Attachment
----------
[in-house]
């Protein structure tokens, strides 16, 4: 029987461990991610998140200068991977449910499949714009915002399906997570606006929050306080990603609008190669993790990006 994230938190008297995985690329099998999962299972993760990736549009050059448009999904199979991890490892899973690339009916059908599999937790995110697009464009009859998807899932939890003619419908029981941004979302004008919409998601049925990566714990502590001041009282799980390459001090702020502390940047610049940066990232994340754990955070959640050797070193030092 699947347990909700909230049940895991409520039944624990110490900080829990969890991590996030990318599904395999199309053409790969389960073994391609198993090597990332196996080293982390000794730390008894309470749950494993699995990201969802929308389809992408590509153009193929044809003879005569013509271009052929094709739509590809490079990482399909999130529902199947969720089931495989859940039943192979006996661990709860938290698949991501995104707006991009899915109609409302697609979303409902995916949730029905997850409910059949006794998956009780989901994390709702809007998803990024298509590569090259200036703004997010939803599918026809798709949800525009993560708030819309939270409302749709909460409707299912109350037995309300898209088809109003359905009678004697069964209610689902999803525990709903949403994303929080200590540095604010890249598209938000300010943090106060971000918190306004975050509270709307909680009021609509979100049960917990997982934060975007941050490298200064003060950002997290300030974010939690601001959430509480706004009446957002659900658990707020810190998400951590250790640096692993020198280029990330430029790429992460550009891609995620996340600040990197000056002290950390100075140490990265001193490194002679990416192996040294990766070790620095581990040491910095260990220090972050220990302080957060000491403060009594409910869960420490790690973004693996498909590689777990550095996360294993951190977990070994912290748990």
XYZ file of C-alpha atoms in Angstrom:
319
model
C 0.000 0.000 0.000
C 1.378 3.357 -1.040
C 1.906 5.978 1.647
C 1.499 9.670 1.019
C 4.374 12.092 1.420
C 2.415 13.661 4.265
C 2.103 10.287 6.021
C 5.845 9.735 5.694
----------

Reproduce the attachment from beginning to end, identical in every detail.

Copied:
[in-house]
């Protein structure tokens, strides 16, 4: 029987461990991610998140200068991977449910499949714009915002399906997570606006929050306080990603609008190669993790990006 994230938190008297995985690329099998999962299972993760990736549009050059448009999904199979991890490892899973690339009916059908599999937790995110697009464009009859998807899932939890003619419908029981941004979302004008919409998601049925990566714990502590001041009282799980390459001090702020502390940047610049940066990232994340754990955070959640050797070193030092 699947347990909700909230049940895991409520039944624990110490900080829990969890991590996030990318599904395999199309053409790969389960073994391609198993090597990332196996080293982390000794730390008894309470749950494993699995990201969802929308389809992408590509153009193929044809003879005569013509271009052929094709739509590809490079990482399909999130529902199947969720089931495989859940039943192979006996661990709860938290698949991501995104707006991009899915109609409302697609979303409902995916949730029905997850409910059949006794998956009780989901994390709702809007998803990024298509590569090259200036703004997010939803599918026809798709949800525009993560708030819309939270409302749709909460409707299912109350037995309300898209088809109003359905009678004697069964209610689902999803525990709903949403994303929080200590540095604010890249598209938000300010943090106060971000918190306004975050509270709307909680009021609509979100049960917990997982934060975007941050490298200064003060950002997290300030974010939690601001959430509480706004009446957002659900658990707020810190998400951590250790640096692993020198280029990330430029790429992460550009891609995620996340600040990197000056002290950390100075140490990265001193490194002679990416192996040294990766070790620095581990040491910095260990220090972050220990302080957060000491403060009594409910869960420490790690973004693996498909590689777990550095996360294993951190977990070994912290748990």
XYZ file of C-alpha atoms in Angstrom:
319
model
C 0.000 0.000 0.000
C 1.378 3.357 -1.040
C 1.906 5.978 1.647
C 1.499 9.670 1.019
C 4.374 12.092 1.420
C 2.415 13.661 4.265
C 2.103 10.287 6.021
C 5.845 9.735 5.694